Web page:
My thoughts: Ah, the elusive 5-star YA review. I’m not going to say much about this book, but I loved Ryan Dean. My husband kept wondering what I was laughing at while I read this, as I do not usually laugh out loud while I’m reading. Then one night he turned around in bed and looked at me like “what the hell?” because then I was crying. It was SO GOOD. 🙂 Just read it… unless you are offended by profanity. There is realistic amount for a teenage boy.

 

My Ratings:
Writing: 5/5
Characters: 5/5
Subject: 5/5
Originality:5/5
Kept me interested: 5/5
Overall rating: 5/5

 

Review: This is What Happy Looks Like

happy

Title: This is What Happy Looks Like
Author: Jennifer E. Smith
Release Date: April 2, 2013
Pages: 404

First Line: “It was not all that different from the circus, and it came to town much the same way.”

“When teenage movie star Graham Larkin accidentally sends small town girl Ellie O’Neill an email about his pet pig, the two seventeen-year-olds strike up a witty and unforgettable correspondence, discussing everything under the sun, except for their names or backgrounds.

Then Graham finds out that Ellie’s Maine hometown is the perfect location for his latest film, and he decides to take their relationship from online to in-person. But can a star as famous as Graham really start a relationship with an ordinary girl like Ellie? And why does Ellie want to avoid the media’s spotlight at all costs?” – from goodreads.com

My thoughts: This book started out really well for me. I really enjoyed reading Ellie and Graham’s initial email correspondence. In fact, I almost wish the whole book was written in emails. Anyway, I definitely wish we got to read more of them throughout the book. I kept waiting for a chapter of just their back and forth banter through email, but it never came after the beginning. I didn’t mind Graham and Ellie’s love story, but I had trouble suspending disbelief in this story. Fine, fine, a movie star and a small town girl have a summer fling. But Ellie’s whole secret past and the reason she so NEEDED to stay out of the spotlight was too contrived for me. I think Ms. Smith would have found plenty of issues to put between the star and the unknown girl without adding in some weird father issues, that Ellie’s mother so selfishly needed to keep safely secret. I understand she didn’t want to be followed around by paparazzi or whatever, but it would have just blown over eventually and then you wouldn’t have to live your life in hiding! Done! And your daughter wouldn’t need to lie to everyone! Although I guess this is at least shown at the end, when unsurprisingly, none of it REALLY mattered anyway. And on Graham’s side, I know movie stars are followed and judged, but I find it VERY hard to believe that their agents tell them who to date and they just listen and go along with it. Besides, how would it be bad publicity to date some small town girl instead of another movie star? I don’t know… so weird. Basically I liked Ellie and Graham just fine, but I wish they had just had a flirty summer fling… with a lot more witty emails… as opposed to a bunch of very dramatic MY LIFE IS OVER BECAUSE I WAS PHOTOGRAPHED madness.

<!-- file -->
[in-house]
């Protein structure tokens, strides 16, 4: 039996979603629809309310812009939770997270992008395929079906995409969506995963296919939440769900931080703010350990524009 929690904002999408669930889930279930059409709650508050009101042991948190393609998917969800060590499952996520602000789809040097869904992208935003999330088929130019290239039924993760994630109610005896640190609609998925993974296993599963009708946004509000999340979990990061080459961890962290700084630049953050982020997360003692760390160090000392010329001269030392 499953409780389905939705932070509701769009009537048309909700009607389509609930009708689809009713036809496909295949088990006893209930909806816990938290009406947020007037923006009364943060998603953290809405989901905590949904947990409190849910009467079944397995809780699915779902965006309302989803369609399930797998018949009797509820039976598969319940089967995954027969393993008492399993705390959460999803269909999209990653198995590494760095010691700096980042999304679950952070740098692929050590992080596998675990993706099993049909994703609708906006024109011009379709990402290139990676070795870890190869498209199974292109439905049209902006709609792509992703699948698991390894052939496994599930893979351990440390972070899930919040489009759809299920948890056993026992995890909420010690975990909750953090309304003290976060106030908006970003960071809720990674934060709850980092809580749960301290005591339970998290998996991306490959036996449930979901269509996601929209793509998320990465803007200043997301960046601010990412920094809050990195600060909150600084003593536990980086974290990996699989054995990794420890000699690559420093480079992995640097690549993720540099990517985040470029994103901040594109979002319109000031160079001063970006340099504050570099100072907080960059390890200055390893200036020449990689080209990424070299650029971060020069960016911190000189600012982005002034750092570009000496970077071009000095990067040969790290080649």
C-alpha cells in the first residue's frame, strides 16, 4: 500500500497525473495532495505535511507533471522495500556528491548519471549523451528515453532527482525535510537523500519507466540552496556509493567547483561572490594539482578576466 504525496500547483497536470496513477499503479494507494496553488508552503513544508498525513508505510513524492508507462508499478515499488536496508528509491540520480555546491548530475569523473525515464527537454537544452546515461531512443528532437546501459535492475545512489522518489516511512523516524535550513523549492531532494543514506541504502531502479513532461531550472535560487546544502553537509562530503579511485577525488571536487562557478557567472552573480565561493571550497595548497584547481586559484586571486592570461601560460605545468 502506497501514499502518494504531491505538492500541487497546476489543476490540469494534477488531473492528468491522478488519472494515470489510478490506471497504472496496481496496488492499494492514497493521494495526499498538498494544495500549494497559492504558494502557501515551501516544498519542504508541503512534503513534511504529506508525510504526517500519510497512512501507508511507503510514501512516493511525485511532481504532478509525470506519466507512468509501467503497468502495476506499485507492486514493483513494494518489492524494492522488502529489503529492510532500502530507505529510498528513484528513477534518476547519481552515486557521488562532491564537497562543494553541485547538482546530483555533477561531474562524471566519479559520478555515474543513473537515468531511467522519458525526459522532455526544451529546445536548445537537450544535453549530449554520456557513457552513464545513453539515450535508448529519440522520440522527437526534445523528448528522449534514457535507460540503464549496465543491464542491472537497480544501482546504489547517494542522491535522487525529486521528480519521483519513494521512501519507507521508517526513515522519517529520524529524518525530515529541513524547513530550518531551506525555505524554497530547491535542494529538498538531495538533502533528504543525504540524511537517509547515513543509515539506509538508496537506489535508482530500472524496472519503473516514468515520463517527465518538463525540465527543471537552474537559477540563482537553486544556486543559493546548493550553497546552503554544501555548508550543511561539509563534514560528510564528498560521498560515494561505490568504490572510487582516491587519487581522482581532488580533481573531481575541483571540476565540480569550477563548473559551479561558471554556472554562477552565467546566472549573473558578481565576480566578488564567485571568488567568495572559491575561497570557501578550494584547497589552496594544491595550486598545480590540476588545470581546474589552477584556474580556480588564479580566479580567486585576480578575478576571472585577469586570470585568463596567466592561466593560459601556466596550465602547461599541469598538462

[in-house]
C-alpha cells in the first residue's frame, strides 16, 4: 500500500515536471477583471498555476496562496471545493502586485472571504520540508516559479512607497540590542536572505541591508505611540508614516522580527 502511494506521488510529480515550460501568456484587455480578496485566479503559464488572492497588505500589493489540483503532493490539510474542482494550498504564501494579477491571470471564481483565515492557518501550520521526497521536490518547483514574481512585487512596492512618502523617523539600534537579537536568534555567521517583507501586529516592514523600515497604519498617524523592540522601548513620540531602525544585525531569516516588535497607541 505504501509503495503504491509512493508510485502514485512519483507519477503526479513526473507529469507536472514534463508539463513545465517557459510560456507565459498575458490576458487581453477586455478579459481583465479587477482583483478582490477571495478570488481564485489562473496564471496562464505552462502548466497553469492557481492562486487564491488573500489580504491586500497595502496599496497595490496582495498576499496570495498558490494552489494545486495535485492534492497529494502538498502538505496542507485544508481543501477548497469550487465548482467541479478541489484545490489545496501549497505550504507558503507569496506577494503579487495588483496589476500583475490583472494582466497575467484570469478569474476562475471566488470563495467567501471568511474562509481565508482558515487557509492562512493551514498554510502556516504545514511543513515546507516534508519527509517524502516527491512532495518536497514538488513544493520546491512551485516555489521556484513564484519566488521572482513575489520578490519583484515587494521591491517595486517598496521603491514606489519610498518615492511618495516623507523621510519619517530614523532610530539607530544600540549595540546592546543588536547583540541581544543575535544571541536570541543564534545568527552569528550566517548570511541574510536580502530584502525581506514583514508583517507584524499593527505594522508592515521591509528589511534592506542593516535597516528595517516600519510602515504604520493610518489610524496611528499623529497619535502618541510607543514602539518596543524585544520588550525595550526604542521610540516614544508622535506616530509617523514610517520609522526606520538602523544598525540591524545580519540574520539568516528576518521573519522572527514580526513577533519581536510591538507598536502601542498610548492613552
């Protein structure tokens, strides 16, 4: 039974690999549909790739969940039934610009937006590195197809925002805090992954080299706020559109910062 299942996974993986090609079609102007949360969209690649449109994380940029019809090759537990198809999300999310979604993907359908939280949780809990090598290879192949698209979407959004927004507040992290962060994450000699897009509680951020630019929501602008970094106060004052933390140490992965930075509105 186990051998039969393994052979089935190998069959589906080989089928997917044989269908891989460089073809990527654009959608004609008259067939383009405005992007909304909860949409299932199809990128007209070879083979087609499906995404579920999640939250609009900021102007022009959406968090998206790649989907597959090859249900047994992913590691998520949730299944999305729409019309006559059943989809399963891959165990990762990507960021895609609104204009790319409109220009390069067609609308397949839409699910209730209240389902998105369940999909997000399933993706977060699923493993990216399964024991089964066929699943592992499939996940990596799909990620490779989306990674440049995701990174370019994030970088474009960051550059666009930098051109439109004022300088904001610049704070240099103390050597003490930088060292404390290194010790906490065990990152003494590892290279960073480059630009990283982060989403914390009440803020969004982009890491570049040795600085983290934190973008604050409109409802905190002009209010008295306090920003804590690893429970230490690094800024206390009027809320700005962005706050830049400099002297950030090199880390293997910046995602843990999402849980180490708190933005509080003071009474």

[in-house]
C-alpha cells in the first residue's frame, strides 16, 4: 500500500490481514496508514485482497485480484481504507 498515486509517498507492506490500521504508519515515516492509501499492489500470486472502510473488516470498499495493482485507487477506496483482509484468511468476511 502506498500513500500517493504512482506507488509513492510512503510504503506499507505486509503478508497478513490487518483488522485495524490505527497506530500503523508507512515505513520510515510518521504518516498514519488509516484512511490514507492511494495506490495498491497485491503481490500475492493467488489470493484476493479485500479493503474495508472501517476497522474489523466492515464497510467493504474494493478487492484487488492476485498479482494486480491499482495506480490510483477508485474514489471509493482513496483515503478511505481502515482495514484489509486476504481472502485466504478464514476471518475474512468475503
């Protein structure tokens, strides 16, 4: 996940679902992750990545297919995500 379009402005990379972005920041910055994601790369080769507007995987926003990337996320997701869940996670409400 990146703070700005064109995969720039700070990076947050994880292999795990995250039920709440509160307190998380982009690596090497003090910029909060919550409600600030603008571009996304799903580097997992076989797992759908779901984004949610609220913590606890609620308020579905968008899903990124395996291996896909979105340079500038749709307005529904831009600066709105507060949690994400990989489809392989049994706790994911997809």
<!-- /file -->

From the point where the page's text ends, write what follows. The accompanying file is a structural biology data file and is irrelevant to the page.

My Ratings:

Writing: 3/5
Characters: 3/5
Subject: 2/5
Originality:2/5
Kept me interested: 2/5
Overall rating: 2/5

Review: Kindness for Weakness

Kindness-For-Weakness-Shawn-Goodman-Book-Cover

Title: Kindness for Weakness
Author: Shawn Goodman
Release Date: May 14, 2013
Pages: 261

First Line: “White-clad paramedics run alongside the gurney, guiding me through the electric gates of the facility and across the parking lot, where a helicopter awaits.”

“A fifteen-year-old boy from an abusive home desperately seeking his older brother’s love and approval starts pushing drugs for him and suffers the consequences.” – from goodreads.com

My thoughts: I don’t really know how to review this book. It’s not a genre I normally read. I really liked James, but the hopelessness of his situation was really depressing. It was almost a relief for him to be sent to a juvenile corrections facility. His mother is basically non-existent, his stepfather abusive, and his older brother, who for some reason James looks up to, is a total douche (excuse my language). James is hungry and tired, with no means of transportation aside from his worn-out shoes. Instead of helping him, his brother basically sets him up. At least when he’s in juvie, he’s getting food and sleep. But then that situation takes a much darker turn as well. Although there are a couple of well-meaning guards the boys interact with, most of them are cruel and ridiculous, making for a horribly vile environment. Shawn Goodman apparently has some direct experience with kids in juvenile detention, but I don’t know how realistic this book, and its heartbreaking ending, really is. I certainly hope the outcome wouldn’t be the same in the real world, but if Goodman’s intention is to bring attention to the hopelessness of some of these boys’ lives, then I think he did so. It scares me that boys like James could end up here.